Springfield Journal Register

February 10, 2007

Rove has little to say about Obama

Bush aide to be in Springfield Monday

WASHINGTON - As Sen. Barack Obama prepared to formally announce his presidential intentions in Springfield, President Bush’s top political adviser, Karl Rove, had surprisingly little negative to say about the Illinois Democrat.
 

“This is a difficult proving ground where people are tested mightily and the quality of their vision and the concreteness of their proposals and the nature of the philosophy that they espouse all have a big impact on whether or not they are able to win in the fall,” Rove said in a telephone interview Friday, three days before he, too, will appear in Springfield.

On Monday, Rove will address the Sangamon County Republican Party at its annual Lincoln Day luncheon.

In doing so, he leaves one gloomy Republican arena for another. The president’s low approval ratings over the Iraq war and scandals in the Republican-controlled Congress last fall led voters to hand over control to the Democrats. And, the Illinois Republican Party is torn by infighting after a string of defeats.

Bush is remaining neutral in the Republican presidential primaries, and Rove hasn’t committed himself to any candidate yet.

But Rove said he disagrees with former House Majority Leader Tom DeLay’s recent warning that Sen. Hillary Rodham Clinton might be unbeatable.

“I’m confident that we have a lot of good candidates who are capable of running the right kind of campaign and articulating the right kind of messages that they’re going to be able to keep the White House in Republican hands,” Rove said.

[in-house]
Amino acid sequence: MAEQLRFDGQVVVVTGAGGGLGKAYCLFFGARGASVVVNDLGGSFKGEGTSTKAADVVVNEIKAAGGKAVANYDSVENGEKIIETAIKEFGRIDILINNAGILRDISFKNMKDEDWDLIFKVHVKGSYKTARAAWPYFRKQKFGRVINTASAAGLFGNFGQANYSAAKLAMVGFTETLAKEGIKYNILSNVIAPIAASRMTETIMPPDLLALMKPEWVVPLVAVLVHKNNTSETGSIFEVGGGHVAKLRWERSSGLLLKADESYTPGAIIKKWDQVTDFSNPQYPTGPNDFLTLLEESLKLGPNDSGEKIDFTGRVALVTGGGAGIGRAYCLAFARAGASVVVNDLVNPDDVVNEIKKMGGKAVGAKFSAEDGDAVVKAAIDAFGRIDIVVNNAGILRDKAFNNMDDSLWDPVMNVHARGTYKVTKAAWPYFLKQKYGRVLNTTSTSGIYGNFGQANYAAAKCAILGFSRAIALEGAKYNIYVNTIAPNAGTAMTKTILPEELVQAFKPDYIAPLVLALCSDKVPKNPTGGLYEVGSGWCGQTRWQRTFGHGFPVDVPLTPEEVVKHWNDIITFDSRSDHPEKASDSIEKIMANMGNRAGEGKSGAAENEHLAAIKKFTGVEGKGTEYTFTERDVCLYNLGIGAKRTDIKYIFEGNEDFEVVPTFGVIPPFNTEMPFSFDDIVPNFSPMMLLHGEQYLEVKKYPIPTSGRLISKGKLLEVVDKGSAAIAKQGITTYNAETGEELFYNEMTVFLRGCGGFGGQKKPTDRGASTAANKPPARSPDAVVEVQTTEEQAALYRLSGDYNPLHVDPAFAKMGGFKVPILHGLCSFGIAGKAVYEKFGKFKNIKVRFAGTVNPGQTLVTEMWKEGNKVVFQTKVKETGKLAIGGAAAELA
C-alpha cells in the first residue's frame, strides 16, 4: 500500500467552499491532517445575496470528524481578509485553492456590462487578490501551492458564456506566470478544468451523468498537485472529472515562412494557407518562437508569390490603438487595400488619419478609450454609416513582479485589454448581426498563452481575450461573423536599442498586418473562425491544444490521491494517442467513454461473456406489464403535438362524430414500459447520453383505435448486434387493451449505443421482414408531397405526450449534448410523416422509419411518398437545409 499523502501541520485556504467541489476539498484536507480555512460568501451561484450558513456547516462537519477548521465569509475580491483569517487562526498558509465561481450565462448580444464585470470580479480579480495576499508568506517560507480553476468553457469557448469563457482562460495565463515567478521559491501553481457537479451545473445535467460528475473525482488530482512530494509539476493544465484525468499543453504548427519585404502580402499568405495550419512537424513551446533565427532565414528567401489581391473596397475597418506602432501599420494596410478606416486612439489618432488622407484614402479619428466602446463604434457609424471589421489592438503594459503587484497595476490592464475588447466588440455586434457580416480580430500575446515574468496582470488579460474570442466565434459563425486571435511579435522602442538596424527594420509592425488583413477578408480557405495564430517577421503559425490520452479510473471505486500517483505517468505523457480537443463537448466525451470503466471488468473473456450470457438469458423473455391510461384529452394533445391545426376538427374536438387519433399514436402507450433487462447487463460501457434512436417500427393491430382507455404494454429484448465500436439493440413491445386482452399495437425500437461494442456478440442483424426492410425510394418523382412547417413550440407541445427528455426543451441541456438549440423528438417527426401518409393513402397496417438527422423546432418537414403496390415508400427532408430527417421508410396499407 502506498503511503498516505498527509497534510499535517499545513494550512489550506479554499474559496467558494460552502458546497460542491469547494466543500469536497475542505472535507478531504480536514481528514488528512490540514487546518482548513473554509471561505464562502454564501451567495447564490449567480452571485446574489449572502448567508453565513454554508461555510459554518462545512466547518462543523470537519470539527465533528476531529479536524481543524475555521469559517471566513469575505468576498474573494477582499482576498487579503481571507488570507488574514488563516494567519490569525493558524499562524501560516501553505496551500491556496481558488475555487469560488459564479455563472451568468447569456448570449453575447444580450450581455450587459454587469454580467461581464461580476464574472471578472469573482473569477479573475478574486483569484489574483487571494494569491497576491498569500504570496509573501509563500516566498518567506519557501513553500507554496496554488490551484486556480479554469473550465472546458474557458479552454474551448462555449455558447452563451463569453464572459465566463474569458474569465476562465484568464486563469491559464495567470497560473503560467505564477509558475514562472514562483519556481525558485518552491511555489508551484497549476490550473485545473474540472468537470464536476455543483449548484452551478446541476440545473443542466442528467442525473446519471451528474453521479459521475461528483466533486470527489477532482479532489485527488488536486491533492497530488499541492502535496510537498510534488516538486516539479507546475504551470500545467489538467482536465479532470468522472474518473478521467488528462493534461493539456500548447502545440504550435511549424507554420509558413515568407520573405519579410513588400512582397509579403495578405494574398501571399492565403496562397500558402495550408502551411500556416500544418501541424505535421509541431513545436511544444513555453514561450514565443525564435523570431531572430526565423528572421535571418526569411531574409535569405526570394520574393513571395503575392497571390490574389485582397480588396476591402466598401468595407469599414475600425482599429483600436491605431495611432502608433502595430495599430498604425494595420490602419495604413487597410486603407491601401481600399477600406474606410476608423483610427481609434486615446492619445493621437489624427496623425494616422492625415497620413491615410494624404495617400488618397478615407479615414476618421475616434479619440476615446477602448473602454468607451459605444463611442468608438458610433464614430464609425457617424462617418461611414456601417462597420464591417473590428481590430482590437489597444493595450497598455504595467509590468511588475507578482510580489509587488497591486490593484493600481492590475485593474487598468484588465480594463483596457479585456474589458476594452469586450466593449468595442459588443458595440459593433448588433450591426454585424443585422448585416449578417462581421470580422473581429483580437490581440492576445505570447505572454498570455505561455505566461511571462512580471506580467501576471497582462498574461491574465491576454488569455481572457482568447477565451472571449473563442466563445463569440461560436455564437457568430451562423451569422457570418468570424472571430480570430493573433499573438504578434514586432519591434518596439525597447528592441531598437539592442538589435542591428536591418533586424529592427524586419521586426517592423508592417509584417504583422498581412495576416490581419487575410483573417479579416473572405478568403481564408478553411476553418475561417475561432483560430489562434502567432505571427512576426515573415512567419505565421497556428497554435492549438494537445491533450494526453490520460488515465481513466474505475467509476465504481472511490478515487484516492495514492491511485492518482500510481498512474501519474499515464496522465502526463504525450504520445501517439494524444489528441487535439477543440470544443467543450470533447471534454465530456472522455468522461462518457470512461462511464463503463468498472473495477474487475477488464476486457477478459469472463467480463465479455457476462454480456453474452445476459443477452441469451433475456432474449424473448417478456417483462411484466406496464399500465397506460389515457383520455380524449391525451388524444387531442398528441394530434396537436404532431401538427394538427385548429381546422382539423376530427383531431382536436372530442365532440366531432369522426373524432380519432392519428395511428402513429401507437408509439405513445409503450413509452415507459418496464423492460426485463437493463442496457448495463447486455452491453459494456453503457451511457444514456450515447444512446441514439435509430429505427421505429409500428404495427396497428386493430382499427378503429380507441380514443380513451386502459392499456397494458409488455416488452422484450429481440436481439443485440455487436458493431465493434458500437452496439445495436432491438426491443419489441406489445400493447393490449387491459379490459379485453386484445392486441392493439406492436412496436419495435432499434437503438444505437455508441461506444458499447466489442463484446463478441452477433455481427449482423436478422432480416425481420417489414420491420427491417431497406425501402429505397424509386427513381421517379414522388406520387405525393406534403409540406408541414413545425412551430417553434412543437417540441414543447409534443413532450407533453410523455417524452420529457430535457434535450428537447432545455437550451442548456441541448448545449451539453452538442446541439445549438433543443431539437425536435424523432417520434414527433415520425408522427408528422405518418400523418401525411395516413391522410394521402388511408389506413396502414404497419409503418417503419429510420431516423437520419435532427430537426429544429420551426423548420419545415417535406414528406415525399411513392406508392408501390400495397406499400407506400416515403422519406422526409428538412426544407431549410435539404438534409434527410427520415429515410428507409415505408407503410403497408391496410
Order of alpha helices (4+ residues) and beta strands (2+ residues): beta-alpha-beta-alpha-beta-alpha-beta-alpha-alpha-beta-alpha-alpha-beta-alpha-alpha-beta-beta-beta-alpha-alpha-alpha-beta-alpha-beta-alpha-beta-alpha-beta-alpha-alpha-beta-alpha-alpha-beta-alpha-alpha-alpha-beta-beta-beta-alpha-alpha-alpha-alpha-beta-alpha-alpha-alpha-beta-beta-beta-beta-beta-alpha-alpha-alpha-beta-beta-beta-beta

Bush will use his final two years in office to push an ambitious agenda, including health-care and energy proposals, Rove said.

“Facing a Congress of the other party is sometimes a recipe for success,” Rove said, noting that tax reform was passed in the final two years of the Reagan administration and that Clinton worked with Republicans to pass welfare reform.

“If people check their partisan, political interests at the door, and say what’s in the best interest of the country, then lots of positive things can be done,” Rove said.

Rove also said he hasn’t intervened on behalf of his old college friend, Bob Kjellander, who was asked to resign as Republican National Committeeman by Illinois Republican Party leaders last month.

Kjellander refused.

“I have not spoken to anyone on Bob’s behalf, and the White House has not intruded on this process at all,” he said.

Kjellander, of Springfield, was criticized by some Republicans for his lucrative dealings with the Democratic administration of Gov. Blagojevich and for neglecting the party.

Rove insists that the state Republican Party will turn things around.

“It’s a question of good candidates and strong campaigns and running races that speak to the heart of the people in Illinois and if Republicans can do that, they can win,” he said.

 

Dori Meinert can be reached at 212-737-7686 or dori.meinert@copleydc.com.